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Issue 2: Things

Tobi Maier

Reading time: 9 minutes

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22.06.2015

How objects from processions turn into anthropological artifacts

Starting from his research in the history of artists organizing processions and parades, the São Paulo based curator Tobi Maier asks: How do objects and costumes employed during these rituals move between the utilitarian and the symbolic? How do they mediate in public practice? What are these performative events leaving behind beyond their unique temporality?

Super Abravana II

“I dream of the day when I shall create sculptures that breathe, perspire, cough, laugh, yawn, smirk, wink, pant, dance, walk, crawl…and move among people as shadows move along people”, the Filipino artist David Medalla once stated (1). It is this ambiguity between moving subjects and objects that interests me in the research on processions and parades organized by artists. How do subjects and objects merge while they are in process of activation and what stays behind after they have been employed for presentation, how are their “residues” presented within exhibitions and can they not only fail to convey the festive spirit they were supposed to carry, once they were taken from the street and into the exhibition space?

Abravanation Ipiranga

When I think of processions designed and organized by artists, it is not only the geographical and institutional contexts that ought to be considered, but also the level of engagement of the performers, the props and costumes designed for the occasion or the music that accompanies their ephemeral staging. It is about the ways by which visual artists reimagine street theatre and the dynamics of relationships between subjects and objects in space. French philosopher and anthropologist Bruno Latour says: “There is probably no more decisive difference among thinkers than the position they are inclined to take on space: Is space what inside which reside objects and subjects? Or is space one of the many connections made by objects and subjects?”(2) There seems to be a lot of thought going into the relationships that we as subjects retain with objects that surround us and that we carry through space.

Processions and parades, albeit ephemeral events, leave traces behind: objects or documentation. Most often these take the form of documents that were generated during a preparatory process (permits, correspondence, etc.) and lens based works such as video or photography that take on the role of documentation, up to an extent that the “photographic document is a replacement of the object or event” not merely a record of it, as curator Okwui Enwezor has stated in the catalogue text for his exhibition Archive Fever at ICP, New York, on view during 2008 (3).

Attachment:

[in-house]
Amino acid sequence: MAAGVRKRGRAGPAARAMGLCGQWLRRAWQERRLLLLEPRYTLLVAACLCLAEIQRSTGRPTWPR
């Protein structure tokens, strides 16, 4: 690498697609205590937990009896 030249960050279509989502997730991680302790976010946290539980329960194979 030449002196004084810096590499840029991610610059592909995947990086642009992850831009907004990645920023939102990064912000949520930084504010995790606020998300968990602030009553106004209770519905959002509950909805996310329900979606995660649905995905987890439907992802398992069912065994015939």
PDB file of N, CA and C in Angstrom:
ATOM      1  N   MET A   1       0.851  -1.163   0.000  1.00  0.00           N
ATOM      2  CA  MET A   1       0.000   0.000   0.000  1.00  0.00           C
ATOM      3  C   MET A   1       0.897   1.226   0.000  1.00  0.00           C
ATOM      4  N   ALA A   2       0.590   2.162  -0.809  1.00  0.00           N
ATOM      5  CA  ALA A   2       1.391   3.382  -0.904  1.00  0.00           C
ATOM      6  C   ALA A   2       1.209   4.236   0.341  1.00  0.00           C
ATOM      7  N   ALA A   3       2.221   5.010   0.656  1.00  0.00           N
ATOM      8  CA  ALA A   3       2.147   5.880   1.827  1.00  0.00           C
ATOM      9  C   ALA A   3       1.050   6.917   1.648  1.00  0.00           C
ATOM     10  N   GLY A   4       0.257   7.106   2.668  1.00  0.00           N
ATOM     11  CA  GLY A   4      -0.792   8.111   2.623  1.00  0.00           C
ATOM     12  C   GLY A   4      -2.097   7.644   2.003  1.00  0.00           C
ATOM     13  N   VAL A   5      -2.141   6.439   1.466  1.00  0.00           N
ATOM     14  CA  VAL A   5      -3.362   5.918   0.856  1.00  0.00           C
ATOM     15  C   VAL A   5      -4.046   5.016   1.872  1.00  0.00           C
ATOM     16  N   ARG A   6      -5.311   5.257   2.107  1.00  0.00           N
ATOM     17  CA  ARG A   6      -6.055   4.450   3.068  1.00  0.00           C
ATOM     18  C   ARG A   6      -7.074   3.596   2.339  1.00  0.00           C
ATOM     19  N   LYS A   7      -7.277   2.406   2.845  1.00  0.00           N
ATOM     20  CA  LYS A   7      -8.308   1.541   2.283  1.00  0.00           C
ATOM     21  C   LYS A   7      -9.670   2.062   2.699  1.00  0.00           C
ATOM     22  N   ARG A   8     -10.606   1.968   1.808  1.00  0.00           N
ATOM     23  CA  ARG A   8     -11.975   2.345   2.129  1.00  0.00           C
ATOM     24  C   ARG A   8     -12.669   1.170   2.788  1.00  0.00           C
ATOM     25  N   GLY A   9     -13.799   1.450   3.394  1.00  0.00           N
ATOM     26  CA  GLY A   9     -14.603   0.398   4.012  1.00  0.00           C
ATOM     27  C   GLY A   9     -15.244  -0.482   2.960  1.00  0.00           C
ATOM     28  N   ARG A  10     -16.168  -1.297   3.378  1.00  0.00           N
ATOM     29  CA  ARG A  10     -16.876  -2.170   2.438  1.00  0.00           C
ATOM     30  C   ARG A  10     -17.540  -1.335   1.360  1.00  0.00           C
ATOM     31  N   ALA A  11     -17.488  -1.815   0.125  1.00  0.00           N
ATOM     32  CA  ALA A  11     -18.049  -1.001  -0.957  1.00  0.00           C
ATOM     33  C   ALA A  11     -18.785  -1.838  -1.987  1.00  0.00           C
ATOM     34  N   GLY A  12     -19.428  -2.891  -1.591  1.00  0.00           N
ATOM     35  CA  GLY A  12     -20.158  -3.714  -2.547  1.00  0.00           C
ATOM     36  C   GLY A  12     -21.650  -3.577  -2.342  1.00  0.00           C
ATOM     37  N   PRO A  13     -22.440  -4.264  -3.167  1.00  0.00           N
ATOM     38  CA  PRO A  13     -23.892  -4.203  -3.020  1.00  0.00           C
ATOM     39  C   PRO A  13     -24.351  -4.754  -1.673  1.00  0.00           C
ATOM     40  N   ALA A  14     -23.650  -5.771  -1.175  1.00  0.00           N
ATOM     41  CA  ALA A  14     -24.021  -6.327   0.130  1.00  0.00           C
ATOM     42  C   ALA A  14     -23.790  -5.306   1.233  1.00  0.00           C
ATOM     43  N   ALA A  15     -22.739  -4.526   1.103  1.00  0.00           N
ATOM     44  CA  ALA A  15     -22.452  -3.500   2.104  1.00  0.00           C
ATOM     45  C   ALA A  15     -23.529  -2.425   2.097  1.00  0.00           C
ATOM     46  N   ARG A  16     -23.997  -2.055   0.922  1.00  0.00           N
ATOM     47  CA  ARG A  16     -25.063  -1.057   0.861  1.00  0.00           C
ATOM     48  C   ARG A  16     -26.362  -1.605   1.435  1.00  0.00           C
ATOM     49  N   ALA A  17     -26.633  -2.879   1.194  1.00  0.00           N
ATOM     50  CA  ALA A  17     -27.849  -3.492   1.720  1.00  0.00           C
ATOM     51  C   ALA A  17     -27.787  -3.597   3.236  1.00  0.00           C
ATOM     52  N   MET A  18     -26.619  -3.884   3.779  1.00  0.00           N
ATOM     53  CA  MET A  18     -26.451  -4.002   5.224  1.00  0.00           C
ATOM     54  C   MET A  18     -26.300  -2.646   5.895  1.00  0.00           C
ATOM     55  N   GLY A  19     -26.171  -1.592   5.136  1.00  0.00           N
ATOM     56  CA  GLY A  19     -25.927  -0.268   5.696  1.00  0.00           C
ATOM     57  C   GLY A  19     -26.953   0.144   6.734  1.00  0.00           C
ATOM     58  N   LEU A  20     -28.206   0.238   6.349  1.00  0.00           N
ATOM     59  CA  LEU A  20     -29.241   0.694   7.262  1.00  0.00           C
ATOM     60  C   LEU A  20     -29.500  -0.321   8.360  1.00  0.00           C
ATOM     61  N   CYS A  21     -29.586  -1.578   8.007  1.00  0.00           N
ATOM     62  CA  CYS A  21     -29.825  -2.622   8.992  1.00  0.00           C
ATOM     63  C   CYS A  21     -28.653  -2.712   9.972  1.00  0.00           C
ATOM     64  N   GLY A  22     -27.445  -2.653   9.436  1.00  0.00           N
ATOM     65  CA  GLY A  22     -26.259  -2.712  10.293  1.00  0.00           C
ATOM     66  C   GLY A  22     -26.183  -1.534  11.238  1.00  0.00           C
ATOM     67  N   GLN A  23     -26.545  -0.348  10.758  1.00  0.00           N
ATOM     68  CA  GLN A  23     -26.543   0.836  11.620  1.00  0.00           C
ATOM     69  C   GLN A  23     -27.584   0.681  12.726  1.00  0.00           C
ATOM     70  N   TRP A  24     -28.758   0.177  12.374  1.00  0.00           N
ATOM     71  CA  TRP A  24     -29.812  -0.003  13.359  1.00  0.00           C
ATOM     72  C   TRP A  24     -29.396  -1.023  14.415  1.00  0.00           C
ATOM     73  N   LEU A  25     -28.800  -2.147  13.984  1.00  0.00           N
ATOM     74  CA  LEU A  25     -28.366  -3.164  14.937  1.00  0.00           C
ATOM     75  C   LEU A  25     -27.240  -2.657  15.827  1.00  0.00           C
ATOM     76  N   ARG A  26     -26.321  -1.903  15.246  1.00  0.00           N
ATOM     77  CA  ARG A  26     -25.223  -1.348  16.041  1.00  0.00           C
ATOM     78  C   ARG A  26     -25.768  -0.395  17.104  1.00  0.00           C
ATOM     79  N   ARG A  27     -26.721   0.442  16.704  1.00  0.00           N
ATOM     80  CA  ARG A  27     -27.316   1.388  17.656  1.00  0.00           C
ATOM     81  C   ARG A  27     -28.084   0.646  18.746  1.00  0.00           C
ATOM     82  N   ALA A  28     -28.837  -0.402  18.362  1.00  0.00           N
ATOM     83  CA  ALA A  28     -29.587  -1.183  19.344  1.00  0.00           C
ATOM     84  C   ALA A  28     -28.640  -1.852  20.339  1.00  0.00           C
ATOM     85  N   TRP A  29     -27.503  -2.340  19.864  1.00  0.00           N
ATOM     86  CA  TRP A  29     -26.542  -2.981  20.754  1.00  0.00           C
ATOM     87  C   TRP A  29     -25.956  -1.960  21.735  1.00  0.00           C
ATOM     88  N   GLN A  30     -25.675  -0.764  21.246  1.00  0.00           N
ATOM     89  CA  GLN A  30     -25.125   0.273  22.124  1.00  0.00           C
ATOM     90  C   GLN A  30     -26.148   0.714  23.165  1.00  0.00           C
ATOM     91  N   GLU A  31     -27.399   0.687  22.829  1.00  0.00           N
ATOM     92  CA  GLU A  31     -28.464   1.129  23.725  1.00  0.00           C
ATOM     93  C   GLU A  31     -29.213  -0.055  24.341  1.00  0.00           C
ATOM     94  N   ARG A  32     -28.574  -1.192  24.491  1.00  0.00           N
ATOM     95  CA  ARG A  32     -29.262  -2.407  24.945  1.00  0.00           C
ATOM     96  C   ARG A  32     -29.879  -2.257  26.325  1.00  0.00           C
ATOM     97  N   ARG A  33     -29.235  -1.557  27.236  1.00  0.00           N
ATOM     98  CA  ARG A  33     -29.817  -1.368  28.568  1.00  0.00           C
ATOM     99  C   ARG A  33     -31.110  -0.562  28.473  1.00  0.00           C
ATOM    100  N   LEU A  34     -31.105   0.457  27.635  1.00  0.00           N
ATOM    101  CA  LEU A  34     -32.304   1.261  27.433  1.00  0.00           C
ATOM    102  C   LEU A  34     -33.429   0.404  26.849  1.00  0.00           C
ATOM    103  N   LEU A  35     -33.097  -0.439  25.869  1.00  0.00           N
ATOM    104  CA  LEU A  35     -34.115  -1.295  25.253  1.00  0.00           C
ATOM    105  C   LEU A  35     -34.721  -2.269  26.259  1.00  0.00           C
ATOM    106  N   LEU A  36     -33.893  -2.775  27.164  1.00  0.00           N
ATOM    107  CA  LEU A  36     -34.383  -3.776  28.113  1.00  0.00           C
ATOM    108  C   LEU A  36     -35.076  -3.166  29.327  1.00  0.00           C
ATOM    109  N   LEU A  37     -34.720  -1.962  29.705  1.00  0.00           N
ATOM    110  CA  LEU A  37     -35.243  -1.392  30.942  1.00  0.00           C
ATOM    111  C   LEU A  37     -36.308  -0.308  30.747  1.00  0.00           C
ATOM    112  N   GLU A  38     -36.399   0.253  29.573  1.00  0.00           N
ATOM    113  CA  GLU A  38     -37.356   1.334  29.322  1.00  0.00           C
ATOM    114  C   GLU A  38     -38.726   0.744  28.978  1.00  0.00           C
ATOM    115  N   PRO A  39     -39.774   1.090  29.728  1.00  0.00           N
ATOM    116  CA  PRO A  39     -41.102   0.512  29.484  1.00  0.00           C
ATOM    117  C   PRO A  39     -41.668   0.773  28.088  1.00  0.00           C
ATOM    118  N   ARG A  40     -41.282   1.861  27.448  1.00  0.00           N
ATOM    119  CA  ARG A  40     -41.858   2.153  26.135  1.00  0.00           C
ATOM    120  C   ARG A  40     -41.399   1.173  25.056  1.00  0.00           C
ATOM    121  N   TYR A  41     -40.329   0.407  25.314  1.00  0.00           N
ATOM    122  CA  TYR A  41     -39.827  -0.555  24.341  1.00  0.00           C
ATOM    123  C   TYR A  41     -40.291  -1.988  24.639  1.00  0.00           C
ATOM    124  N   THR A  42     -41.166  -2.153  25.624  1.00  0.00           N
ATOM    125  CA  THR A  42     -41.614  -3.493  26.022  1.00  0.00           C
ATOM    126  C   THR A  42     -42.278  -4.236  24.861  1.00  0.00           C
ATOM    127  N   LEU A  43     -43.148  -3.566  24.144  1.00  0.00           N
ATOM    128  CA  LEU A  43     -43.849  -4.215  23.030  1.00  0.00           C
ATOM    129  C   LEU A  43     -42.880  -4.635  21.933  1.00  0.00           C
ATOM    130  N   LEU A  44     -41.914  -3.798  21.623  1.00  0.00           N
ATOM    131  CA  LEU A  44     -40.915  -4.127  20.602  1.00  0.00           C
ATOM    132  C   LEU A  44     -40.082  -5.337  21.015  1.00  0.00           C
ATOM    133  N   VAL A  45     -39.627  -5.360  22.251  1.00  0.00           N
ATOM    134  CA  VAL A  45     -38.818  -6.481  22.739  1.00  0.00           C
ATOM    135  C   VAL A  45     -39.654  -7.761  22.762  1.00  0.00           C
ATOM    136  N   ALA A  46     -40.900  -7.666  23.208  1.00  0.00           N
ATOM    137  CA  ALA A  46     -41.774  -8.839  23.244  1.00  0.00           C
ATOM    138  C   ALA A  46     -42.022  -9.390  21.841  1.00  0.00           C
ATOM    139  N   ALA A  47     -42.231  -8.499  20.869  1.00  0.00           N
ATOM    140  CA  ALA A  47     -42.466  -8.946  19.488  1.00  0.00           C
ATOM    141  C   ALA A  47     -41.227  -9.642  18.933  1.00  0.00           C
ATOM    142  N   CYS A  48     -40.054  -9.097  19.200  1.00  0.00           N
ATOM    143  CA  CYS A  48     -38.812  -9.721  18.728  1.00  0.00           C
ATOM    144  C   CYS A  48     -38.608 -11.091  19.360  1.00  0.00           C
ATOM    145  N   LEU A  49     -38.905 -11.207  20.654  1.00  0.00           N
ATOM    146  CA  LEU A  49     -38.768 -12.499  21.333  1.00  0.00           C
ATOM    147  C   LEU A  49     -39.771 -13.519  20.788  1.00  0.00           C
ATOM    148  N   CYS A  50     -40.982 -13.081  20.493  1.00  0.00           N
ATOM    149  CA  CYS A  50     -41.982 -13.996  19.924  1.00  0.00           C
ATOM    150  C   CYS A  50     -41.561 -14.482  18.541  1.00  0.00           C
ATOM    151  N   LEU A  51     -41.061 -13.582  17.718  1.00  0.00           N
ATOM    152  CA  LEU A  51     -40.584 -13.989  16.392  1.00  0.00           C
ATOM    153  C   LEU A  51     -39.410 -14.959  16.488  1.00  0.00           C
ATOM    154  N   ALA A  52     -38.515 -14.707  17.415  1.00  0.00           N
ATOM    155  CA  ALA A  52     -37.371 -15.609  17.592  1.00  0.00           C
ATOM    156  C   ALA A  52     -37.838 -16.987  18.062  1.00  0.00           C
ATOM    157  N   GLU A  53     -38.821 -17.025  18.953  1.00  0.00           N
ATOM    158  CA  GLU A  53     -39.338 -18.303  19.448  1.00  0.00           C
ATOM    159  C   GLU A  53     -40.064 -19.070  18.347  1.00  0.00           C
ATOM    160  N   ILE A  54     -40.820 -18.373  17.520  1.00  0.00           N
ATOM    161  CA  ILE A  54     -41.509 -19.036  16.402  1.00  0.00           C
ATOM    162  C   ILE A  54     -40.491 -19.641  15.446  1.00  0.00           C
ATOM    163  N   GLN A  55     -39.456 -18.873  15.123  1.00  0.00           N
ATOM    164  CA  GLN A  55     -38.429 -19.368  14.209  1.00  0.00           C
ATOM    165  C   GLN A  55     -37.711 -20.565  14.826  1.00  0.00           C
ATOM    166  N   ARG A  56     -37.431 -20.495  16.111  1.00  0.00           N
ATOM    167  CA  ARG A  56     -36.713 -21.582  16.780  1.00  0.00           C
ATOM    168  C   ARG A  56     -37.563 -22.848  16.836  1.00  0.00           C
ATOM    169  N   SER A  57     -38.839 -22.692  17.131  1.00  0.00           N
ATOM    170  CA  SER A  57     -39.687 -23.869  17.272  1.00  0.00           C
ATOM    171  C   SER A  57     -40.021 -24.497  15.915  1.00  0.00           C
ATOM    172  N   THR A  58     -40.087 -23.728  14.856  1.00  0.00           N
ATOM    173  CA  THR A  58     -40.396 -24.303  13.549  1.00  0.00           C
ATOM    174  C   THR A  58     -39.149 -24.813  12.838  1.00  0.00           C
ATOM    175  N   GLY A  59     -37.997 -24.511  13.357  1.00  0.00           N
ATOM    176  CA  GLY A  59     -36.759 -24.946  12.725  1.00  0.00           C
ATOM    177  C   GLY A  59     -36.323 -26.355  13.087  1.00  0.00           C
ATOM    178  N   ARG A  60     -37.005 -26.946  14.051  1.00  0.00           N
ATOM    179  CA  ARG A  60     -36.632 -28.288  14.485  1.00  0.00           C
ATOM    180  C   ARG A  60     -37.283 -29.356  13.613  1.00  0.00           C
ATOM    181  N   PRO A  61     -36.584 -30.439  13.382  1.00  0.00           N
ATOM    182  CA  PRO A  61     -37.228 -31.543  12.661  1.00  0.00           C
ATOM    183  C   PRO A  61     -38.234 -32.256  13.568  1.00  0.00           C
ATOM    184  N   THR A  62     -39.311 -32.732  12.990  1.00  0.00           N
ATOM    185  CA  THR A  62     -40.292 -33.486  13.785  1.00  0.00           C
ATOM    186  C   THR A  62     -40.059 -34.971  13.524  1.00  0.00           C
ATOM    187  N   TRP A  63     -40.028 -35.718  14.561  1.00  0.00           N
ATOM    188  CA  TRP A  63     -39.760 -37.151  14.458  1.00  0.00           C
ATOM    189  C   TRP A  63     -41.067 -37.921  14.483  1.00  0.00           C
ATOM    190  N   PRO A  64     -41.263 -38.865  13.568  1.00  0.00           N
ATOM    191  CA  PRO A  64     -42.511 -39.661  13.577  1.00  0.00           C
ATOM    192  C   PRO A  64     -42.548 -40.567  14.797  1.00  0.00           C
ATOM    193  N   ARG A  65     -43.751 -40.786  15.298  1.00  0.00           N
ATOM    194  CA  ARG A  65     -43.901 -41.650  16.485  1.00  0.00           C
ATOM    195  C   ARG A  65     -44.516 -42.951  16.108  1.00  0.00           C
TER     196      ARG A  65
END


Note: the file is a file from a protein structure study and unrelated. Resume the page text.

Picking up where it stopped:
While technology has enabled us to retrace the steps of ephemeral events in more detail, artists have become accustomed to produce immanent works from the transient. Art historians on the other hand have lamented the scarcity of documentation of some elements of Renaissance artists’ performance. Sir Kenneth Clark wrote, “In studying the architecture and even the painting of the Renaissance, we must always remember that one whole branch of each is almost completely lost to us—the architecture and decoration which was designed for pageants and masquerades.” Some attempts were made to create a record of these works, particularly triumphal processions honoring the mighty, in the form of commemorative books especially prepared for the occasion, which reproduced the principal motifs devised by the artists (4). This practice is not dissimilar today, even though we no longer speak of “commemorative books”, instead of artist’s publications, magazines or catalogues plus a wealth of online media that instantly feed us with images and video impressions from events around the globe. 

Arto Lindsay Parada pedra, 2013_photo by Ricardo Amado

What are artist’s considerations when thinking about the esthetics these “residues” (photos, or for that matter video, or costumes /dresses) leave behind in an exhibition space once the performance has ended? How does the work change, when it is not experienced first hand? I’ll concentrate here on recent performances by Arto Lindsay and Luisa Mota that I witnessed here in São Paulo and another one I worked on together with Brazilian artists f.marquespenteado in Torino.